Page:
What the founding fathers created here was a - in our friend's own words- a representative democracy. In this Government, the goal is THE GREATER GOOD FOR THE MOST PEOPLE. The declaration of Independance (surely a good example of the founding fathers' intent) says, "We hold these truths to be self-evident, that all men are created equal, that they are endowed by their Creator with certain unalienable rights, that among these are life, liberty and the pursuit of happiness. That to secure these rights, governments are instituted among men, deriving their just powers from the consent of the governed. "
That does not mean that a lone man can say, "I don't believe in God, the government should eliminate all places and events that expose me to religion." That is tyranny of the minority, which is what the founding fathers were trying to escape. What it can be applied to is, "I don't belive in God, I don't think I should be isolated from my classmates in a public school setting because of it." While that does happen- to no great extent- our friend seems to think government persecuting him for the sake of religion includes "in God we trust" on his money and "under God" in the pledge of alliegiance and moments of silence. He honestly belives that the government is harming him by allowing these! To this, I say: Don't read your money! Leave "Under God " out when you pledge alliegiance! Don't pray when you keep silent! The Muslims might have a case on these things, saying that they might be committing a sin if they did them. An atheist or agnostic only has annoyance, it's not like the God that doesn't exist is going to send them to the hell in fairy tales to punish them for doing so. If you are truly atheist, religion is foolishness that cannot harm you anymore that a group of people playing a game across the street. If you belive you are being harmed by these things, you are not being an atheist- YOU ARE BEING AN ACTIVIST AGAINST GOD. Thus, by giving any notice to it, you are implying belief that there is a god of some sort.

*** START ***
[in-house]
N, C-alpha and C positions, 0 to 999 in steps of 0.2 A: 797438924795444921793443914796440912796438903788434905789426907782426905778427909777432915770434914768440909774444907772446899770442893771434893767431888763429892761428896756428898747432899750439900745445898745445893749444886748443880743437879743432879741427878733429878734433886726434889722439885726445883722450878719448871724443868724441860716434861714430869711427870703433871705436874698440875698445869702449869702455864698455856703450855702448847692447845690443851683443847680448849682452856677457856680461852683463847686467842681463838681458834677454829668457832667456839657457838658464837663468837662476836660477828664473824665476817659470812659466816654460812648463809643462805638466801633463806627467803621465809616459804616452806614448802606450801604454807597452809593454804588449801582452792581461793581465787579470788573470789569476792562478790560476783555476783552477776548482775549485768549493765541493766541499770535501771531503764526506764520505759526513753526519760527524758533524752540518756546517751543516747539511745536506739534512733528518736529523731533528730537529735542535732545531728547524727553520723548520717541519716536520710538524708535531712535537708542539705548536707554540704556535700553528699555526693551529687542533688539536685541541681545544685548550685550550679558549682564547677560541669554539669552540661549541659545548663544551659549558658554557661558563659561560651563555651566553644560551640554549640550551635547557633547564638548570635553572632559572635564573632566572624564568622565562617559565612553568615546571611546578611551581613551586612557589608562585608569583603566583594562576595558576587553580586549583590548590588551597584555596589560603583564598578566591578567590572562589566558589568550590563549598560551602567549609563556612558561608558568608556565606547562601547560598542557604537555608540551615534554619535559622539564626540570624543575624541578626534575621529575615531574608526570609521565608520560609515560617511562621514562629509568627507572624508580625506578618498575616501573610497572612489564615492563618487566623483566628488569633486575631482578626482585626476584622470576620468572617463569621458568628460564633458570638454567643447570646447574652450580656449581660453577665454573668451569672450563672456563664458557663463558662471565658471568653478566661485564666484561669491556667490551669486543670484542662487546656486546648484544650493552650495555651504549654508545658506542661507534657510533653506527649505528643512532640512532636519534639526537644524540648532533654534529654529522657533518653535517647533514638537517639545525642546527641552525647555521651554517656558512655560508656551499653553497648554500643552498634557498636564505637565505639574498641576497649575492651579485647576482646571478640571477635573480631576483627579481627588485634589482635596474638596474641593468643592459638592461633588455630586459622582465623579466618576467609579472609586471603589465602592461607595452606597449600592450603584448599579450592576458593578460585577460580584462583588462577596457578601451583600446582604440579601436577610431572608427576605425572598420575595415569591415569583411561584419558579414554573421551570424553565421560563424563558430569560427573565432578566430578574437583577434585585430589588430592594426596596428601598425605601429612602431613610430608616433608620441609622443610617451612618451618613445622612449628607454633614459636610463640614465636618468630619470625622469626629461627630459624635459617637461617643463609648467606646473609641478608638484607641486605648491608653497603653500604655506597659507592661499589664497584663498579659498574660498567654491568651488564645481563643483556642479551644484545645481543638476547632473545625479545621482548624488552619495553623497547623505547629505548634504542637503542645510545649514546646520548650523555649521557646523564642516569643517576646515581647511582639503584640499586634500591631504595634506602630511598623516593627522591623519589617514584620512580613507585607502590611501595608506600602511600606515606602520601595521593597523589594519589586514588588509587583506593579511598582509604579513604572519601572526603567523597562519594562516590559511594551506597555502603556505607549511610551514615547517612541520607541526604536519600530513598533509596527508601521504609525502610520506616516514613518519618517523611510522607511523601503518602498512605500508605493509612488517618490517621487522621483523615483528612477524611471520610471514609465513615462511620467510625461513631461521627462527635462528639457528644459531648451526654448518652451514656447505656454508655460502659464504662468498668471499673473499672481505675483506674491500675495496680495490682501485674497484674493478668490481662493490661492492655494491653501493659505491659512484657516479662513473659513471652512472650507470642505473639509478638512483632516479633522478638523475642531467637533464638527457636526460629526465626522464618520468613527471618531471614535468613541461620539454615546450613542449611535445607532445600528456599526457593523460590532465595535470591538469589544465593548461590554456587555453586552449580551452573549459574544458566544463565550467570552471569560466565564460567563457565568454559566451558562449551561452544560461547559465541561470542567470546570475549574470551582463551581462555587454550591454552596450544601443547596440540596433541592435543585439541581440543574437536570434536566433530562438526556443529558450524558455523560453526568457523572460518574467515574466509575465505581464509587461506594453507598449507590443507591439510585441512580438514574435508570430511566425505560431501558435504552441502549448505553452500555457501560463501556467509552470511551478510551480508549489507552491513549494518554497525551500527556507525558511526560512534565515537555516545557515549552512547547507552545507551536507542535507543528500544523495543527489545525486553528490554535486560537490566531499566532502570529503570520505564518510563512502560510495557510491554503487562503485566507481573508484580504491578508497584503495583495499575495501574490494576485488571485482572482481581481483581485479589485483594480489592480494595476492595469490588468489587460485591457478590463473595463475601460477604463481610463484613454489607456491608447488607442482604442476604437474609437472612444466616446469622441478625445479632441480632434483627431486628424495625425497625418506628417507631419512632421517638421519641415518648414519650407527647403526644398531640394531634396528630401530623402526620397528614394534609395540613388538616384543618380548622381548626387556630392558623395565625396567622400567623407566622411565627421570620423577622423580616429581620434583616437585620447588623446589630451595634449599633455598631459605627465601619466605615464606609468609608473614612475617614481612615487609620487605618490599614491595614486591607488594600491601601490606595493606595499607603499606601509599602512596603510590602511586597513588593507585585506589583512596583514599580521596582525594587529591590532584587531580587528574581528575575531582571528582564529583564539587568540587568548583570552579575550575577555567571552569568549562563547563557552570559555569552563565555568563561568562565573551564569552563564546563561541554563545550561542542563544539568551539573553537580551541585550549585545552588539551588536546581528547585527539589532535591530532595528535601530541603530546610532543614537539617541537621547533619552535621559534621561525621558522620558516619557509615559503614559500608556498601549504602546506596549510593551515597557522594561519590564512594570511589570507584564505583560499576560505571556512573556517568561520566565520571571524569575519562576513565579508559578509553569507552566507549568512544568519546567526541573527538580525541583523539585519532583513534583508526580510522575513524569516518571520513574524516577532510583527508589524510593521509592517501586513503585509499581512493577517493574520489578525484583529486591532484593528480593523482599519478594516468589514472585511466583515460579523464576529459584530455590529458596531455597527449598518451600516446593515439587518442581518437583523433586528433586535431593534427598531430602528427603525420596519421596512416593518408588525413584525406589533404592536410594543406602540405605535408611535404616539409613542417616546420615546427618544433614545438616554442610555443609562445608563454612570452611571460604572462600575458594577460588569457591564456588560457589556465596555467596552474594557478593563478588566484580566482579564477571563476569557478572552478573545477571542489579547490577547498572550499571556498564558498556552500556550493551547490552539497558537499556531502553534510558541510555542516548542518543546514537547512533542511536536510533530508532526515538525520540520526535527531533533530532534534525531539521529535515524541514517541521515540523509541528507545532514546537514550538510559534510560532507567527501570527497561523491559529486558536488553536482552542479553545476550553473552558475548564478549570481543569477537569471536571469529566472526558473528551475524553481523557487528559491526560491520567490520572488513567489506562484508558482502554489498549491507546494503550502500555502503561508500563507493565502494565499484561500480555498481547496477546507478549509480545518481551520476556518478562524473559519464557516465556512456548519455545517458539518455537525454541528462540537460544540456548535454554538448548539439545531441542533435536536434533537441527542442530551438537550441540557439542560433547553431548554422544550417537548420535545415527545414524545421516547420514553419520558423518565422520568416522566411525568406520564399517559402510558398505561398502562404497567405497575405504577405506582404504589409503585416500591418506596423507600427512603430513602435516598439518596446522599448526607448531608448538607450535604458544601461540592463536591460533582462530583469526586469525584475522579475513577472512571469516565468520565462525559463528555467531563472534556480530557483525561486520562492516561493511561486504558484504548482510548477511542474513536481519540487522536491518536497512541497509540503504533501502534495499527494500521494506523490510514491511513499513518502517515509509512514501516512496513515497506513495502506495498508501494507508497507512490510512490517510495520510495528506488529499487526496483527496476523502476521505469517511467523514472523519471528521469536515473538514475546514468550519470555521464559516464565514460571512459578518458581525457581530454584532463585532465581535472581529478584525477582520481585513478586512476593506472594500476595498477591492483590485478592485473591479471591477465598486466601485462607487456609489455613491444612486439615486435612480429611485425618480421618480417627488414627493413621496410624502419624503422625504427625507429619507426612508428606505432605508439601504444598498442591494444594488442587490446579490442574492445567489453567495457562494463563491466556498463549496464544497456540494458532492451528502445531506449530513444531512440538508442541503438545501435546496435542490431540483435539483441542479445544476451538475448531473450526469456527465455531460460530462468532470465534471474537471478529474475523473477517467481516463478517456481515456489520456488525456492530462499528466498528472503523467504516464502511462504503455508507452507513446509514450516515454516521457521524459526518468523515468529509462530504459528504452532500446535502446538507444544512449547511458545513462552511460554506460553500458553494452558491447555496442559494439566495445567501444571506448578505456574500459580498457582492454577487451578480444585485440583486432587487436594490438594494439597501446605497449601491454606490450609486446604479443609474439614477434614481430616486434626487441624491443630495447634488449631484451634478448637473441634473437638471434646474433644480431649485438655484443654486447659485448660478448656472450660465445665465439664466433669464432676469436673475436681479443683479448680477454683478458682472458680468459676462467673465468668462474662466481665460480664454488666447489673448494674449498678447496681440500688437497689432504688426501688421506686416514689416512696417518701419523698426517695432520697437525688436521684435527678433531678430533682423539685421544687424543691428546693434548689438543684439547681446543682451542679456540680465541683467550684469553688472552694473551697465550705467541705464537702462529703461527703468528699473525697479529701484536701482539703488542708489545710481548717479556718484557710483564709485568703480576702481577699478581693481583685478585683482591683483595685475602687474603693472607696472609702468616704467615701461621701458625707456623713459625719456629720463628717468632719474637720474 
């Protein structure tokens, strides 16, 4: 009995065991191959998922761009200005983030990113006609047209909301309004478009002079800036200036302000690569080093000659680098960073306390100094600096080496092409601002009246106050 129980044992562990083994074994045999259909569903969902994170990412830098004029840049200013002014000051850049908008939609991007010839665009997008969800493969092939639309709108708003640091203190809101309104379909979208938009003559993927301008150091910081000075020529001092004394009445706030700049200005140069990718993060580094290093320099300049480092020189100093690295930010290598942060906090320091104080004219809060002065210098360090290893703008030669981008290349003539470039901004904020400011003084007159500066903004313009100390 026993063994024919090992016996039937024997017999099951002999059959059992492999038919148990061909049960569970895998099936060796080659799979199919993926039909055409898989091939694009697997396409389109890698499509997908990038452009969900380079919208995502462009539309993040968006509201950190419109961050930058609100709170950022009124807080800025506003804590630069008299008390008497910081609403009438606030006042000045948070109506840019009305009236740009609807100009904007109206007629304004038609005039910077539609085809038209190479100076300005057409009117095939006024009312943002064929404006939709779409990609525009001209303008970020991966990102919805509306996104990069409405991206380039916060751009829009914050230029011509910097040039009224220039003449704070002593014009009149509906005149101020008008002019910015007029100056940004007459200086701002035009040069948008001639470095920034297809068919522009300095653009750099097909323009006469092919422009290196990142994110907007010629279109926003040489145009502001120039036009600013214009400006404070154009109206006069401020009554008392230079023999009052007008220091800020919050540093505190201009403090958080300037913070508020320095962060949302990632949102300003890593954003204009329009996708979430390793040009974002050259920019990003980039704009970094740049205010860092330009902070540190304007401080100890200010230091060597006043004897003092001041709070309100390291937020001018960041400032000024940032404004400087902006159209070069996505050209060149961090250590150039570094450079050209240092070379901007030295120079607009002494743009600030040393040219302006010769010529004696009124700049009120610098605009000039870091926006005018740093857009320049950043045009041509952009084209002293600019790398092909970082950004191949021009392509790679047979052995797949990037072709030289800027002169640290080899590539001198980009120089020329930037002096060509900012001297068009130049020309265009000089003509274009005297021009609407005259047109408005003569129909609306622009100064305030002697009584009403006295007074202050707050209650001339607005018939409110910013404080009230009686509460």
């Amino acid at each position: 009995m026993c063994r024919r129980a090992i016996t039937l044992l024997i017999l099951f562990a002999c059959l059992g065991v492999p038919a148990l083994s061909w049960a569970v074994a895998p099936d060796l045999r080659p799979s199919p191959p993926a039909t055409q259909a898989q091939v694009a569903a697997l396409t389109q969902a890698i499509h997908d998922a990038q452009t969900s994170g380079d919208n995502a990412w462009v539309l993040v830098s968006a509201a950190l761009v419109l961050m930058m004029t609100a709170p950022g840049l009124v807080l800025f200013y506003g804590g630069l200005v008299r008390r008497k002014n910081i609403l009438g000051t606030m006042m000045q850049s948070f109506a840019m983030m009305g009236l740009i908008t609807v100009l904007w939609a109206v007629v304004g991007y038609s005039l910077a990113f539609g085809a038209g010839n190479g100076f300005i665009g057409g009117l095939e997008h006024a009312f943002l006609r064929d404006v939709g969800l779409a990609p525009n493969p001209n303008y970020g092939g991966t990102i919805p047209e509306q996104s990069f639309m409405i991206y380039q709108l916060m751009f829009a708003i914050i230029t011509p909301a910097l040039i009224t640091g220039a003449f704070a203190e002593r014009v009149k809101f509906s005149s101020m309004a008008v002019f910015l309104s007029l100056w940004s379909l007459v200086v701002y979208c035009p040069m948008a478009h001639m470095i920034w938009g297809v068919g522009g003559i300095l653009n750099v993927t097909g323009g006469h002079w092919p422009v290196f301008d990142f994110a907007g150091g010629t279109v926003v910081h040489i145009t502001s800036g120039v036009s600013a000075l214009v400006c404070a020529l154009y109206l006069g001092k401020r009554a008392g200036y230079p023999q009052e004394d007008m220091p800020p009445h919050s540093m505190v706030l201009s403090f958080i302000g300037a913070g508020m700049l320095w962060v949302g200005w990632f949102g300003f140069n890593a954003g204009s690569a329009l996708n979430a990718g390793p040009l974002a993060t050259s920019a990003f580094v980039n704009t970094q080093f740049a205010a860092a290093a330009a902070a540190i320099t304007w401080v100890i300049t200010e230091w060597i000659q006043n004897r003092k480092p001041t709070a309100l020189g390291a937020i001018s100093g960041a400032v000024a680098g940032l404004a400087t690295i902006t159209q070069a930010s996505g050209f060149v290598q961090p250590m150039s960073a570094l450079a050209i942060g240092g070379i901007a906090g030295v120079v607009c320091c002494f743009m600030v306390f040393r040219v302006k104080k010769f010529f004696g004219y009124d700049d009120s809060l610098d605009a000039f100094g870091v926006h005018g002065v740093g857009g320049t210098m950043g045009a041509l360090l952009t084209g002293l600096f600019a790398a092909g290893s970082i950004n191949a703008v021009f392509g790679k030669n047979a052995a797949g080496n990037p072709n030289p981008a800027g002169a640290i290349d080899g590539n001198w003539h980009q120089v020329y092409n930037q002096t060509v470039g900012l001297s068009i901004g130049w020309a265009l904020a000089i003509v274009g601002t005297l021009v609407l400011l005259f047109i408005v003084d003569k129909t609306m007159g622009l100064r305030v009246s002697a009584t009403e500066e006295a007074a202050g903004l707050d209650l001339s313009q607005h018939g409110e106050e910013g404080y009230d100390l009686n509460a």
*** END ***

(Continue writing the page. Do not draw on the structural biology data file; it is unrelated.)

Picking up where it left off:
Now, our friend was intelligent and well spoken. But as Chuck said, "There is 'education' and there is EDUCATION."

One last way to look at it. My theory of government says that, if a senior class votes to have an invocation at graduation and one person is opposed, find a way to accomodate the person without disrupting the happiness of the majority. Our friend's way says that everyone else must suffer to placate the minority. Which really makes more sense? Keep in mind that our friend's theory of Government is not limited to its affect on religion. What if the lone man wanted no girls present? Or blacks, or Mexicans? What if he was offended by kids with long hair, or black shoes? The ACLU protects minorities, thus we have cases where homeless child predators are allowed to live in parks across the street from schools because chasing them out would violate their rights. Tell me again who we want to protect.